The soil here is deep, neither particularly sandy nor sufficiently clayey, permeable and with good rain water retention. As often happens with quality winegrowing land, in the Penedès the earth is poor in organic matter, calcareous and not particularly fertile.
The geology of the region is quite varied despite the limited surface area of the Penedès. The soil of the Upper and Lower Penedès, where the majority of cultivation takes place is made up of miocene, continental and maritime sediments of considerable thickness, and at certain points is covered by quaternary sediments. The coastal hills are formed by triassic, cretaceous and oceanic material. And on the coastal hillsides disintegrated calcareous cretaceous material predominates, with small miocene plots that are still cultivated.
The surface area under vine in the Penedès is 26,000 hectares (64,000 acres) with a planting density of 2,300 to 3,000 vines per hectare (930-1200 vines per acre) and some trellised varieties such as Chardonnay or pinot Noir have a planting density of up to 5,000 vines per hectare (2000 vines per acre), requiring less production from the vine in order to grow a higher quality grape. There is a predominance of small and medium sized exploitations, and a further identifying characteristic of the Penedès stands out in that the majority of the wine producers make wine harvested from their own vines, looking after the product from the very start, right to the end of the process. This care and personalised follow-up is clearly noted in the end result of those winegrowers who make their wine from their own vines. We are referring to wines which are cared for, wines with class. In short, wines with their own style.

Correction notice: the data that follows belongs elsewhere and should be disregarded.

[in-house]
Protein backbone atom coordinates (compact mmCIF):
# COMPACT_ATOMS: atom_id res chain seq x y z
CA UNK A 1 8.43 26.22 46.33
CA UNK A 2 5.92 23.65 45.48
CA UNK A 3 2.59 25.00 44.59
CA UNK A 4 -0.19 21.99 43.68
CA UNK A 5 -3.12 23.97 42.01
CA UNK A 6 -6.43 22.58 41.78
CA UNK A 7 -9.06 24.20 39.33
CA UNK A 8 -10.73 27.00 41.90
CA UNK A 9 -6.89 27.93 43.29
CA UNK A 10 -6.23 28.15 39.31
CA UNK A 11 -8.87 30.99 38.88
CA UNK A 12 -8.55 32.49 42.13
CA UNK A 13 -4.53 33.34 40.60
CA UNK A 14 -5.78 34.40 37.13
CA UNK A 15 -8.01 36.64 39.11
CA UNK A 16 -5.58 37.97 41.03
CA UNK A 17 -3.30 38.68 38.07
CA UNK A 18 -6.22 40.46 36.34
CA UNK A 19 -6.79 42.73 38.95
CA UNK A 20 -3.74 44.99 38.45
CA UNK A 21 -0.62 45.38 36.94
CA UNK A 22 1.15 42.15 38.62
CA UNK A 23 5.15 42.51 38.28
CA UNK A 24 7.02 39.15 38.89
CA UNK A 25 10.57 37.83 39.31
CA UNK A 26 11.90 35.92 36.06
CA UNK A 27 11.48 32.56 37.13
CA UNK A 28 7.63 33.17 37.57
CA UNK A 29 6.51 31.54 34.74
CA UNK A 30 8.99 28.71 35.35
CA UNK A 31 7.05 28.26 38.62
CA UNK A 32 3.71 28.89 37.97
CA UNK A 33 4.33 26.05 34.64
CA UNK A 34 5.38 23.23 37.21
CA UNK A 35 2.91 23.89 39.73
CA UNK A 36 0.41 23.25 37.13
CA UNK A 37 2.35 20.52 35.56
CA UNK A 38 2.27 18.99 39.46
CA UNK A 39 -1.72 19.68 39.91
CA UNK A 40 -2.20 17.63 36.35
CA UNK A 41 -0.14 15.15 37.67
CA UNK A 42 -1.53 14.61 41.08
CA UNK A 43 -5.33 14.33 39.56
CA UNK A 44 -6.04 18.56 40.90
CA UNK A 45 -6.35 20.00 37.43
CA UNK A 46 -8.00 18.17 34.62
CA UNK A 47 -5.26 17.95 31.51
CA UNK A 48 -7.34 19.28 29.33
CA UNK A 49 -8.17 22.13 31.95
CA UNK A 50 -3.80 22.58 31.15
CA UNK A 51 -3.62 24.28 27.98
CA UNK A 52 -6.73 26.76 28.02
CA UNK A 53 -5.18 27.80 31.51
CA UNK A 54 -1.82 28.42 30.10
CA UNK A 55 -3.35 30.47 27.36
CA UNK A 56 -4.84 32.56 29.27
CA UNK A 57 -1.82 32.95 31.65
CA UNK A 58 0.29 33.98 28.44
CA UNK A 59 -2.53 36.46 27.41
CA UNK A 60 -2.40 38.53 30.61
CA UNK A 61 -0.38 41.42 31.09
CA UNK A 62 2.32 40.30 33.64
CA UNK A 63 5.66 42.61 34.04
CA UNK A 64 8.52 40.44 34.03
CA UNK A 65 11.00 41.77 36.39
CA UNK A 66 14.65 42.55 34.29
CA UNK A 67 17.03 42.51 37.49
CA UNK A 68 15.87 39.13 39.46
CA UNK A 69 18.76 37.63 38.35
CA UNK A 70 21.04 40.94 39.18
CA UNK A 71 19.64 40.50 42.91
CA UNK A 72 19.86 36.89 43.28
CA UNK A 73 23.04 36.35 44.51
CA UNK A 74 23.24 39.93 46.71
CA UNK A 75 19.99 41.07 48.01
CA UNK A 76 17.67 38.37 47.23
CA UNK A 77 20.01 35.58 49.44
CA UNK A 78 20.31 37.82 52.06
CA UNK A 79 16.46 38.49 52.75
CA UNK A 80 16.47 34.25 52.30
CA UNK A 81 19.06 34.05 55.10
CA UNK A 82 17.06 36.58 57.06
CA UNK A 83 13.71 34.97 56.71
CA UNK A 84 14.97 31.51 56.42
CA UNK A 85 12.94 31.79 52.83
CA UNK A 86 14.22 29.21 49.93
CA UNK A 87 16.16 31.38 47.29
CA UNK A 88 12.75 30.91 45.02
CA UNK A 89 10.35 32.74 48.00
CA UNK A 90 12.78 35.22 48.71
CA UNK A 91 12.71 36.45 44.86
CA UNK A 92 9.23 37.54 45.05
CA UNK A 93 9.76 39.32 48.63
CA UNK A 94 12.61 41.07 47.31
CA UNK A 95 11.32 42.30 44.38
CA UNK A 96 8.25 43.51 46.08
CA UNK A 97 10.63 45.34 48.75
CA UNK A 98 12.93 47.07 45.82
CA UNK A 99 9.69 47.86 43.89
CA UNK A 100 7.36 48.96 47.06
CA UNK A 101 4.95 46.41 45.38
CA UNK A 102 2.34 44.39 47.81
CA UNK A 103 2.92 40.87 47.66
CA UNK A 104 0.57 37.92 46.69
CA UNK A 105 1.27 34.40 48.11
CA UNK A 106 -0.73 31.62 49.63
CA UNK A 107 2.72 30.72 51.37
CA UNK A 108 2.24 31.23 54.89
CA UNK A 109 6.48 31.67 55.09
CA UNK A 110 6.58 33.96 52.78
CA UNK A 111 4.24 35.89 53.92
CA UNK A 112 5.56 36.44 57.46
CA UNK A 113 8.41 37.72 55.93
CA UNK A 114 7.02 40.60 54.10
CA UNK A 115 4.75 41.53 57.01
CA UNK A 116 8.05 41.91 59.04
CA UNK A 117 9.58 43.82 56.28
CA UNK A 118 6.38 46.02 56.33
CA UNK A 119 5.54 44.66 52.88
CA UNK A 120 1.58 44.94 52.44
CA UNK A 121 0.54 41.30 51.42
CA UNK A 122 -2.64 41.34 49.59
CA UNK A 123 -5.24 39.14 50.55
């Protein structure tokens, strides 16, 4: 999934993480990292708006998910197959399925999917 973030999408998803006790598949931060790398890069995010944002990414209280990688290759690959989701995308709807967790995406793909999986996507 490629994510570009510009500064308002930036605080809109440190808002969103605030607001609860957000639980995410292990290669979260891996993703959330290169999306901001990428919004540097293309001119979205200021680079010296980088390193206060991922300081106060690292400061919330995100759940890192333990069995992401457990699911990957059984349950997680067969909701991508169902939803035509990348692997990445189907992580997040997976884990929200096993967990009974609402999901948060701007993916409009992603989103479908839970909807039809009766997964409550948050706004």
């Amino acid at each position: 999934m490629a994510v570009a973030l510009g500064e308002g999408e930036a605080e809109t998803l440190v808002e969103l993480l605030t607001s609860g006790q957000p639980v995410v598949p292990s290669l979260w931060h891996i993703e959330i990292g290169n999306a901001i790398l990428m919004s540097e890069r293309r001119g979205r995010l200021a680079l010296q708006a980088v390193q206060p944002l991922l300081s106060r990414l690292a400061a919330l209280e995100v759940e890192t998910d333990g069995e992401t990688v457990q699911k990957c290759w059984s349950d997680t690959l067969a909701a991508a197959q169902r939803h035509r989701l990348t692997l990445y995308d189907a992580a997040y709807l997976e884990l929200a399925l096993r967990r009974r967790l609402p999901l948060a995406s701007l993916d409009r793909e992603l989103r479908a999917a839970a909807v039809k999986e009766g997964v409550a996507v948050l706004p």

One of the factors which make it possible for wine of excellent quality to be produced in the Penedès is the climate. The area of the Appellation of Origin Penedès has many different microclimates, a result of its nearness to the coast and high ground, in this latter case extremely varied, since it reaches 700 metres (2,300 ft) where there are vines growing on slopes.
Generally speaking, the climate of the Penedès is typically Mediterranean, Catalan coastal and pre-coastal, that is to say mild and warm. The area of the Lower Penedès is warmer due to the influence of the sea. The Upper Penedès is an area of typical pre-coastal climate, where frosts are far more frequent and the contrast between the maximum and minimum temperatures is greater. In certain areas there is an annual rainfall of some 900 litres per square metre (18.6 gallons per square foot). At El Vendrell (Lower Penedès) the average temperature is 14.4ºC (58ºF) and at Vilafranca (Central Penedès) 12ºC (54ºF): very favourable temperatures for vine cultivation.